"This young wine may have a lot of tannins now, but in 5 or 10 years it is going to be spectacular, despite the fact that right now it tastes like crude oil. You know this is how it is supposed to taste at this stage of development." ~ Itzhak Perlman

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dionysia
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January 17, 2013 - 7:38 pm
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Although it relates to guitar, here is an understandable explanation:

http://www.ask-a-luthier.com/

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Picklefish
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I love that article!

"Please play some wrong notes, so that we know that you are human" - said to Jascha Heifetz.

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ratvn
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DanielB said 

Mea culpa, folks, I thought it was a more well known concept than it apparently is. 

No "Mea culpa" needed. Thank you for your time explaining it, Daniel. It's something that lots of us not ventured out to. Beside those "tuning systems" mentioned, there are quite a few more numbers of them out there, and while unison, fifth and octave are "identical" the rest of the scale may vary quite a bit.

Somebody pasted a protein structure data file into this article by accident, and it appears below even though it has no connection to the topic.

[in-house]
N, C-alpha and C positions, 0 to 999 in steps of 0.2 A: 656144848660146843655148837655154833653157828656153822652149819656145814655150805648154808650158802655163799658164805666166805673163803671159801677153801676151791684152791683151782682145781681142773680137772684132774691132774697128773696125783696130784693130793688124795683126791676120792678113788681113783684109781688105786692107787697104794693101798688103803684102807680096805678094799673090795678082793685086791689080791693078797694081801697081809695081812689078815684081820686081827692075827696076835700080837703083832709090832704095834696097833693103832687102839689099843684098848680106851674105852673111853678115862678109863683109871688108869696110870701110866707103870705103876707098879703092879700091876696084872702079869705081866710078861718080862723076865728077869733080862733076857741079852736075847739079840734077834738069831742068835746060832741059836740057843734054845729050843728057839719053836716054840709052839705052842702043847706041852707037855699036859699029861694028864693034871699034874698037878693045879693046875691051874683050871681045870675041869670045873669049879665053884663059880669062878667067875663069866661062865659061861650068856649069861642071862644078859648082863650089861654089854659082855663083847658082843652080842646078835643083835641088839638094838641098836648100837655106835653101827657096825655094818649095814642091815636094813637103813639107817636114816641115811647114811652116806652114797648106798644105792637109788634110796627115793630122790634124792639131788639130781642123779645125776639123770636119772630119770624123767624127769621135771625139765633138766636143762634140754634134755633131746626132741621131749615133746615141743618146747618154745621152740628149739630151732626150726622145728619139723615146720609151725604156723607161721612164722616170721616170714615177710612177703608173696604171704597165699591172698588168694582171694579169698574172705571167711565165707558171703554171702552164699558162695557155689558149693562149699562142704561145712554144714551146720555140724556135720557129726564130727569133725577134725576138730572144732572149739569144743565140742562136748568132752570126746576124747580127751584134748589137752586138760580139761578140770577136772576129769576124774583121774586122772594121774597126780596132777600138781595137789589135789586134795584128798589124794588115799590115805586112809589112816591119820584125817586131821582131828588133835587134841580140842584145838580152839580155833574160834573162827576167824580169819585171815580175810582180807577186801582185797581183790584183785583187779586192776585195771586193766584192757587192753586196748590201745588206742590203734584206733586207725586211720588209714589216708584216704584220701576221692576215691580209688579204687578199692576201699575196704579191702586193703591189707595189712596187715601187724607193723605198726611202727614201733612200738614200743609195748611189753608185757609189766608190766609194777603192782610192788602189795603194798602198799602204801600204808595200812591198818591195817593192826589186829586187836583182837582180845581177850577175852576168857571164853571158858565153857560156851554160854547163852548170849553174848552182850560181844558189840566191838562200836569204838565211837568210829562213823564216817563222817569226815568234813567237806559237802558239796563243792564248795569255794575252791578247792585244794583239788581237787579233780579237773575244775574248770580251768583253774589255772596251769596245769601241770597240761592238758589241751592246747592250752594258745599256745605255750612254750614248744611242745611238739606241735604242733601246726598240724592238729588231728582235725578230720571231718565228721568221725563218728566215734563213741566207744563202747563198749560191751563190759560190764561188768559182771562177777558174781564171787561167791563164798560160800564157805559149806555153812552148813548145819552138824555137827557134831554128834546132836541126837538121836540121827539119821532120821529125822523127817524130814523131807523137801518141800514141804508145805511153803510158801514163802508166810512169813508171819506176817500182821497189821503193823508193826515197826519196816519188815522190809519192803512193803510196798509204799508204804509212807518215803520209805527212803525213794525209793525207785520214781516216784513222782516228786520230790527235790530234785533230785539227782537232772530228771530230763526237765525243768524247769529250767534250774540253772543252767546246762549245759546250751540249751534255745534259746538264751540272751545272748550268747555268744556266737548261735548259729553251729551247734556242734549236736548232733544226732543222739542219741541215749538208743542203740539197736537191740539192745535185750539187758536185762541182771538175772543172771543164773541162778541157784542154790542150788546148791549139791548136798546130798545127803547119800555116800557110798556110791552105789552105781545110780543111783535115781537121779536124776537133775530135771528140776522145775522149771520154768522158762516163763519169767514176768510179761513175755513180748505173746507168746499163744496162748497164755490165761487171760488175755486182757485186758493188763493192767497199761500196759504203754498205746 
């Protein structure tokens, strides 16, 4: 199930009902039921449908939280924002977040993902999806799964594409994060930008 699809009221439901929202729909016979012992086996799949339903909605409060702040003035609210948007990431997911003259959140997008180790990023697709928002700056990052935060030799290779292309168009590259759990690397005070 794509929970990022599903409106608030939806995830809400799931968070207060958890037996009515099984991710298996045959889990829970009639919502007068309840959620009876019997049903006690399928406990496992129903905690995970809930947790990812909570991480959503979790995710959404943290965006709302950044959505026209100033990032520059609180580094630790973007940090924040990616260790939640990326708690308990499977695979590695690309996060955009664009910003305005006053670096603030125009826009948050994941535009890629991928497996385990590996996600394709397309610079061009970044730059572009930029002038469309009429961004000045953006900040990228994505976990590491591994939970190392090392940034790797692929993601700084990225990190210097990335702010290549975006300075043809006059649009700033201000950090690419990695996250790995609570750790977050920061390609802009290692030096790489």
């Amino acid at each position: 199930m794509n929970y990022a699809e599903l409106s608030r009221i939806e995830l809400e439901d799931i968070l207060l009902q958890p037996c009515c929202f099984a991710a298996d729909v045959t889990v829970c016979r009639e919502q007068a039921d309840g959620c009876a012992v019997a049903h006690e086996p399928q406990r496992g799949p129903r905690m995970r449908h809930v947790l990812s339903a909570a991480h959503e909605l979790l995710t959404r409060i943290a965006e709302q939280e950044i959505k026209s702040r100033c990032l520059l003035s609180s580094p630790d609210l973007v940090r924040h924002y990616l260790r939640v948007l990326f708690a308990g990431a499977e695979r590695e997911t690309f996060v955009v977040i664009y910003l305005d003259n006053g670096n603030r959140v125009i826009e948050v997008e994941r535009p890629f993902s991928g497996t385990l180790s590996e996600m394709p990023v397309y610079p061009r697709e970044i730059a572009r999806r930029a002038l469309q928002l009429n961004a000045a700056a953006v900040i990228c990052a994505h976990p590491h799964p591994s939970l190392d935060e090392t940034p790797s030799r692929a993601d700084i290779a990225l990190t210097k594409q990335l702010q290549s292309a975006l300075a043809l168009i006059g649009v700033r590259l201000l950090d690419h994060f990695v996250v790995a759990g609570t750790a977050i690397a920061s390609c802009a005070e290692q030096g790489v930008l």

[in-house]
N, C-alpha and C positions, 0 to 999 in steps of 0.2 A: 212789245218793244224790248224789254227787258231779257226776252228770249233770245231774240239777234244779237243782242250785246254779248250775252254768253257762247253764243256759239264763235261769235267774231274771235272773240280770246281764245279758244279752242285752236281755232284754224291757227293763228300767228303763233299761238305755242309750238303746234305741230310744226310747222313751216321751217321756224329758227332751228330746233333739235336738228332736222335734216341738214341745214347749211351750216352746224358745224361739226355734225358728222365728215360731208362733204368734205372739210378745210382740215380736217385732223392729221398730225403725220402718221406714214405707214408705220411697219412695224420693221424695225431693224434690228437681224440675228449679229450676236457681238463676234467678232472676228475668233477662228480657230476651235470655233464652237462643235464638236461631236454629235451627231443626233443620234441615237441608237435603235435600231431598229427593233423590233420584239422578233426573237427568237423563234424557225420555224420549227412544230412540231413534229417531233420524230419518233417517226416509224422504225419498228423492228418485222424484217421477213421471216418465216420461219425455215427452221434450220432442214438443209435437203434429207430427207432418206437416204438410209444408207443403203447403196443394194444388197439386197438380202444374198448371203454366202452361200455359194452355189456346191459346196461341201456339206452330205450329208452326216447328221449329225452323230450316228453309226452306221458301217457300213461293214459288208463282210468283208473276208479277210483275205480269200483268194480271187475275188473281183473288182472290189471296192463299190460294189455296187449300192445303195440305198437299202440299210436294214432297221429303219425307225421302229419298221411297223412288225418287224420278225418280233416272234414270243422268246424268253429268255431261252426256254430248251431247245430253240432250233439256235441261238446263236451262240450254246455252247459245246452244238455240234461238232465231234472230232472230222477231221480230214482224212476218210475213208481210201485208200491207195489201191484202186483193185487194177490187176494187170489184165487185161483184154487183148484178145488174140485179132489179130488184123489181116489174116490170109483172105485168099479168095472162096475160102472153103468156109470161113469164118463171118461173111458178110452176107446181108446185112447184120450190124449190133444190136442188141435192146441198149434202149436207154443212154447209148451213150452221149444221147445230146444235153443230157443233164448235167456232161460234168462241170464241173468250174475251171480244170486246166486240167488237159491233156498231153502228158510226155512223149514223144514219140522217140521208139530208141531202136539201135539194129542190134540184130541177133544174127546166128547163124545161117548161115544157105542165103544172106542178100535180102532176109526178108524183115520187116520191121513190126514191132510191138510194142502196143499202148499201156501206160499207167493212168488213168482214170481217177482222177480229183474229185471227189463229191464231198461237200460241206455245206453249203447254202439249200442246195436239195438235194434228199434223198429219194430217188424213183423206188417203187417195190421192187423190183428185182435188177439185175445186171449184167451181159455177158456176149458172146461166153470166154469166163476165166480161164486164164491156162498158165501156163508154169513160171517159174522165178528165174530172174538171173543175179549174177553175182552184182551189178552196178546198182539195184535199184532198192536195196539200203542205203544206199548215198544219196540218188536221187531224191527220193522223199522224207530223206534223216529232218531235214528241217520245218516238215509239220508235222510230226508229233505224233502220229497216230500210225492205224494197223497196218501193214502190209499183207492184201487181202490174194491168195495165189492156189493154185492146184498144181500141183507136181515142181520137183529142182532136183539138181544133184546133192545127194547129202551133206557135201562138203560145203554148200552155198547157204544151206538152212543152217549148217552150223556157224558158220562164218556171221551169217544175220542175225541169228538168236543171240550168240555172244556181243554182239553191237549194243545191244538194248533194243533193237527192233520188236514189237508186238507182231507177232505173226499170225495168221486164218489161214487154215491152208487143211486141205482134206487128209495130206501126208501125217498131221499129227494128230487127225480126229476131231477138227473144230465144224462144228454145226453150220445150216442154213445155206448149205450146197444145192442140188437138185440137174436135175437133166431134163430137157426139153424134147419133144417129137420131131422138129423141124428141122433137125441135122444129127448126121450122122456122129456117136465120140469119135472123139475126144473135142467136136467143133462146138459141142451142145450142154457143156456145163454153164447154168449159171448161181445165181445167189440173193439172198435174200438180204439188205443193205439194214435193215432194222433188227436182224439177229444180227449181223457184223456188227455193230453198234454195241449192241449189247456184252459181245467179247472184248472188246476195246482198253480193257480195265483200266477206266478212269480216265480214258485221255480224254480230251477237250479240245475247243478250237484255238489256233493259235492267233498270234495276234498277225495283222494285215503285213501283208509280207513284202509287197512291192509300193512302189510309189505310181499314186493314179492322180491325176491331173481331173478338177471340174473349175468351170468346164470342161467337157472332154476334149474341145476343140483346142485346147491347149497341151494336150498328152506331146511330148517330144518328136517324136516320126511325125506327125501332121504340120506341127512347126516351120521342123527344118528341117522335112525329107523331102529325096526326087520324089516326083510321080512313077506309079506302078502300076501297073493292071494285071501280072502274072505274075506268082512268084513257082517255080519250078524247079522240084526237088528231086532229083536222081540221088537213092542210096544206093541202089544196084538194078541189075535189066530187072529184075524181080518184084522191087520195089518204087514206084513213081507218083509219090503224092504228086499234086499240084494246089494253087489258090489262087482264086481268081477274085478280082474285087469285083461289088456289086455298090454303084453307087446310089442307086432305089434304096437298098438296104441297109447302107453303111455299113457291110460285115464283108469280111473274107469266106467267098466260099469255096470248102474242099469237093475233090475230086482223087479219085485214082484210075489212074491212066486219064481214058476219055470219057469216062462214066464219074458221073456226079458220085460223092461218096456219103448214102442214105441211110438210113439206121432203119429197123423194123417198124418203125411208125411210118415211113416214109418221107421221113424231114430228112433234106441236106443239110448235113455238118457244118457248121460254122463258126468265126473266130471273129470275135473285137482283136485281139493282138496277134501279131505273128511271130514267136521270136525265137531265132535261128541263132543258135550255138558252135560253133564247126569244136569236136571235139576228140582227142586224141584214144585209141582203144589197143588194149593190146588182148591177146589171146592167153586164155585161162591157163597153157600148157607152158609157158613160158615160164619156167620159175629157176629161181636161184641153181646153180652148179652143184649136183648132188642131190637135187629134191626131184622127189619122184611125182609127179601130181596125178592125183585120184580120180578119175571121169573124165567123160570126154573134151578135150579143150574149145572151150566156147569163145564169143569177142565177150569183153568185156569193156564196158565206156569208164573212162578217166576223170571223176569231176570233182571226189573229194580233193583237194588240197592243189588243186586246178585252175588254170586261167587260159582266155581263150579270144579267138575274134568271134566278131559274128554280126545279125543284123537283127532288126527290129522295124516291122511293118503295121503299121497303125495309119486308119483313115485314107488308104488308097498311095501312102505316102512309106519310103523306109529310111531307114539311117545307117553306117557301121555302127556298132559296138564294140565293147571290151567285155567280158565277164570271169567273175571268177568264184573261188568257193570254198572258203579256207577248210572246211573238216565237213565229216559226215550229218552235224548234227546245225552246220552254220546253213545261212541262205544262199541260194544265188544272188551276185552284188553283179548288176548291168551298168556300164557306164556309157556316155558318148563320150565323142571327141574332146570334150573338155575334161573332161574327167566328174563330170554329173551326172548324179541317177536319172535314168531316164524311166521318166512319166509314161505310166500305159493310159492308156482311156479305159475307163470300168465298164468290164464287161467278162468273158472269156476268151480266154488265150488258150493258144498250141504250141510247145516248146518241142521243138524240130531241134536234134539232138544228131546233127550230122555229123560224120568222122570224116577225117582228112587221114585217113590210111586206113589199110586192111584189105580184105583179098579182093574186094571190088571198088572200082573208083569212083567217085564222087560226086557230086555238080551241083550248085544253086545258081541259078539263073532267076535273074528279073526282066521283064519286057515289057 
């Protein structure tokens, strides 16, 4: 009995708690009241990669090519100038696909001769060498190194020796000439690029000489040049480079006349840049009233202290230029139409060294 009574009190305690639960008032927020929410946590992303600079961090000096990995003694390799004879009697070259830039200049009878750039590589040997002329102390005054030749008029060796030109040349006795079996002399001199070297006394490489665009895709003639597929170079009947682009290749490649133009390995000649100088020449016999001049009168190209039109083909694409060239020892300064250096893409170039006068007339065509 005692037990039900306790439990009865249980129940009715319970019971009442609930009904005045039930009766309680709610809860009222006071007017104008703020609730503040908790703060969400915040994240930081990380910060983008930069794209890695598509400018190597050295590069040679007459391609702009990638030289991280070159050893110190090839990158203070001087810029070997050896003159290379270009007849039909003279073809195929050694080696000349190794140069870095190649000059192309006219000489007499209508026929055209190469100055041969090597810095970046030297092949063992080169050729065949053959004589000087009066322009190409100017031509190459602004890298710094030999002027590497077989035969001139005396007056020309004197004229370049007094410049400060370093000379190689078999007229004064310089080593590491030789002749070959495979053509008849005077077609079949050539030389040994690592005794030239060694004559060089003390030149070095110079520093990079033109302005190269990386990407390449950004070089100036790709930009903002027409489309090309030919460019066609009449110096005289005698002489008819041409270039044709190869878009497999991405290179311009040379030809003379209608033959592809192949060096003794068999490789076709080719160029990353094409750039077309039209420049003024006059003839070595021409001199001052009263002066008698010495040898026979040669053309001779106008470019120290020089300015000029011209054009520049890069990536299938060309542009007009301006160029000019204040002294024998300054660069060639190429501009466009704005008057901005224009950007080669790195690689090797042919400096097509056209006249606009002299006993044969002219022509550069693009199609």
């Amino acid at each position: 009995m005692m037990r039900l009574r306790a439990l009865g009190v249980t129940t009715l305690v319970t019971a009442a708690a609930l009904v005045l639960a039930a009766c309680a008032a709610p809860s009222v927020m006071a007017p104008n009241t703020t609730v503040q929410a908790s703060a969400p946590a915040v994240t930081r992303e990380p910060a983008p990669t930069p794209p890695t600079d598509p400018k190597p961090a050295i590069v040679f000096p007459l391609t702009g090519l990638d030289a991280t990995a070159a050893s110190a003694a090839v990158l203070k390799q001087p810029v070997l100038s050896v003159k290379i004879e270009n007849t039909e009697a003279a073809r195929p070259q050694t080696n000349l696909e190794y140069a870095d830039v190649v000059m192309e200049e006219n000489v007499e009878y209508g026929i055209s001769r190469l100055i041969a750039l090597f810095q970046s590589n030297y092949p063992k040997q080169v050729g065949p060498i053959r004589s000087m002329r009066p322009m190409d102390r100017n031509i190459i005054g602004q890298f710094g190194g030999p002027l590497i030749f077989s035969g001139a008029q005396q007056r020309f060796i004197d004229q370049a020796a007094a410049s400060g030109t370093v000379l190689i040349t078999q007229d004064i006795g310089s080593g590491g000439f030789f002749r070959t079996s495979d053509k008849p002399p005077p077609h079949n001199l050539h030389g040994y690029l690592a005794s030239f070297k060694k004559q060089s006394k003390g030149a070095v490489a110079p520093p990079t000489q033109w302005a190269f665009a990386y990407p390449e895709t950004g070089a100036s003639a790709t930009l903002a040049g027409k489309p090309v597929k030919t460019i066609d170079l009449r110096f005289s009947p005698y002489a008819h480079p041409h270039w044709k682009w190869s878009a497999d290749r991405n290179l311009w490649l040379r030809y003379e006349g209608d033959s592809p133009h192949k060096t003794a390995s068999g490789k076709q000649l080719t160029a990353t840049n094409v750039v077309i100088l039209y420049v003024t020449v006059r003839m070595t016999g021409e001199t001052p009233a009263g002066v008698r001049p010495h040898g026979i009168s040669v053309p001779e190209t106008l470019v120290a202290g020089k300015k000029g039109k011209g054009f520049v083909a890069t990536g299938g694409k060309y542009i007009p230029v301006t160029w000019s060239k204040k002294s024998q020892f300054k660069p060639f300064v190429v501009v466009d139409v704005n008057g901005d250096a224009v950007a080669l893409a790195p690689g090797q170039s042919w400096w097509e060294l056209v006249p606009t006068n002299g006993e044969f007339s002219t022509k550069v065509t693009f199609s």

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RosinedUp
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I think the most important to know about the kinds of tuning systems is that the system of equal temperament was invented so that the same instrument can be used to play a piece in any key, without any need to change the tuning of the instrument.  Equal temperament is the dominant system of today, and it is assumed by default---for ordinary electronic chromatic tuners, for example.

It may seem surprising to us nowadays, but if you wanted to use either of the other systems (Pythagorean tuning or just temperament) on say a piano, that piano would have to be tuned for a particular key signature, and you would not be able to play pieces that had a different key signature.

Daniel's audio demonstrates the slight differences in pitch of some of the notes in the just-tempered scale as compared to the note of the equally-tempered scale.  He does that by playing the two different scales at the same time.